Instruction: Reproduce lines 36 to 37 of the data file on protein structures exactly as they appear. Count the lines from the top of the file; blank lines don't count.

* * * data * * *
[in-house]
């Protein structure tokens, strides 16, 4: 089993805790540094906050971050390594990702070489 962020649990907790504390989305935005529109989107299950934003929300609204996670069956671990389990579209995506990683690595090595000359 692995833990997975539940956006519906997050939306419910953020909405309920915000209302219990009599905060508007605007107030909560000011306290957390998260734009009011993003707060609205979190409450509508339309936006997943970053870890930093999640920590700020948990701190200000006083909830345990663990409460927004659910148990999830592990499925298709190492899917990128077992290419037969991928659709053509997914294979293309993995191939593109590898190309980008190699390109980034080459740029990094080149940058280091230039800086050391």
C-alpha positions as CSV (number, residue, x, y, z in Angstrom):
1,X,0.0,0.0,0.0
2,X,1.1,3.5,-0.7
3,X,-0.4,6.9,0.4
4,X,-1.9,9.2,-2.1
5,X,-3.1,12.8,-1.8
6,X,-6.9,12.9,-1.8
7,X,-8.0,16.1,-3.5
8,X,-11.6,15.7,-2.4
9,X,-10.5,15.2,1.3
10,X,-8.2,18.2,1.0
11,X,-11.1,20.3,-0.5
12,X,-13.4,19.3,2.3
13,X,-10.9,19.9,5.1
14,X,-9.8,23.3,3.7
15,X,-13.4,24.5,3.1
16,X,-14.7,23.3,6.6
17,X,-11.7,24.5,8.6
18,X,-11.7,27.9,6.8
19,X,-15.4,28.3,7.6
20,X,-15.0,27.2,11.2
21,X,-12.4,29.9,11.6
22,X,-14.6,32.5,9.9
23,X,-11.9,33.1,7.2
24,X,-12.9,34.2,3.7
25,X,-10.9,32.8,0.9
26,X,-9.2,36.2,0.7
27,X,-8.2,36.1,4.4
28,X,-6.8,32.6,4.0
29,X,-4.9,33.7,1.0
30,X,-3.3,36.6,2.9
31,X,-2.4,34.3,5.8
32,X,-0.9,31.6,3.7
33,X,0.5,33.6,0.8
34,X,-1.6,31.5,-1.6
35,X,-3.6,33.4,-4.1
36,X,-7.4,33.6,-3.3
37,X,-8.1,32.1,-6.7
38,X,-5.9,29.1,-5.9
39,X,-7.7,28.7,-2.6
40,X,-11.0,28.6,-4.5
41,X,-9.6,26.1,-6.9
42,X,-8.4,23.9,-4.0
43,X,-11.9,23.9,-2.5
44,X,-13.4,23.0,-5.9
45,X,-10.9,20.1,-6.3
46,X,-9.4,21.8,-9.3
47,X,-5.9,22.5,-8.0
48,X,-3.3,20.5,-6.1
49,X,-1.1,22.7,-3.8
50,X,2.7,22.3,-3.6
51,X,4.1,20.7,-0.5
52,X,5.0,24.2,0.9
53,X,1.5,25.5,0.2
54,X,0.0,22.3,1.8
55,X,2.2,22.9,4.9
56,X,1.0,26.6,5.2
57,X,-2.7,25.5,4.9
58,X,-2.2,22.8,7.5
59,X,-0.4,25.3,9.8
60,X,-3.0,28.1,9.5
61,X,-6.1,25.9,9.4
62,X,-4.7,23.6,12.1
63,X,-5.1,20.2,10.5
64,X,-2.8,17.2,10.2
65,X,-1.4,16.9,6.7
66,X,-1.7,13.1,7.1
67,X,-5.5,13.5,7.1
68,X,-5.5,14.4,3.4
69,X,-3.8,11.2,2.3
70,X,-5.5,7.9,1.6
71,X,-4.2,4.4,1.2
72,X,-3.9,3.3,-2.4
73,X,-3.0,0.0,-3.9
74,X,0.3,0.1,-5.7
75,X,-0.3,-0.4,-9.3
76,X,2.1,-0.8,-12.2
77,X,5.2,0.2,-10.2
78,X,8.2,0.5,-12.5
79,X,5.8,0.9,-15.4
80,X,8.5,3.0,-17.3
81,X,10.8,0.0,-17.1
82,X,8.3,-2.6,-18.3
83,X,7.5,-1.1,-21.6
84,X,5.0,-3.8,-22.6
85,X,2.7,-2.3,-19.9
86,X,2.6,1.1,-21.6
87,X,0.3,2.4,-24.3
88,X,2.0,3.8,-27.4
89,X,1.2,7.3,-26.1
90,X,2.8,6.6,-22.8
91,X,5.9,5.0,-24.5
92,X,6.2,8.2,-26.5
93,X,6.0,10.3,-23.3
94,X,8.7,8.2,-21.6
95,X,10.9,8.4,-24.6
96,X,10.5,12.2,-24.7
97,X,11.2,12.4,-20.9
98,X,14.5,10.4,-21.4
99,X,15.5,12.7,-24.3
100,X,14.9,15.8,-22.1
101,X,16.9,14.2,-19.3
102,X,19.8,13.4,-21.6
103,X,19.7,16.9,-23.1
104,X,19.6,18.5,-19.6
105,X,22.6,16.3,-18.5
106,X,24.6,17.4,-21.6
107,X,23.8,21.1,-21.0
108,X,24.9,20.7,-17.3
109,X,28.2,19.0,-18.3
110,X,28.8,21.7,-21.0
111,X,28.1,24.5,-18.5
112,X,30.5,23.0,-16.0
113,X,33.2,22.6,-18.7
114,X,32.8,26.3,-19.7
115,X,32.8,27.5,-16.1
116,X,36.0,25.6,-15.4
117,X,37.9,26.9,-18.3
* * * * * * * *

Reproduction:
33,X,0.5,33.6,0.8
34,X,-1.6,31.5,-1.6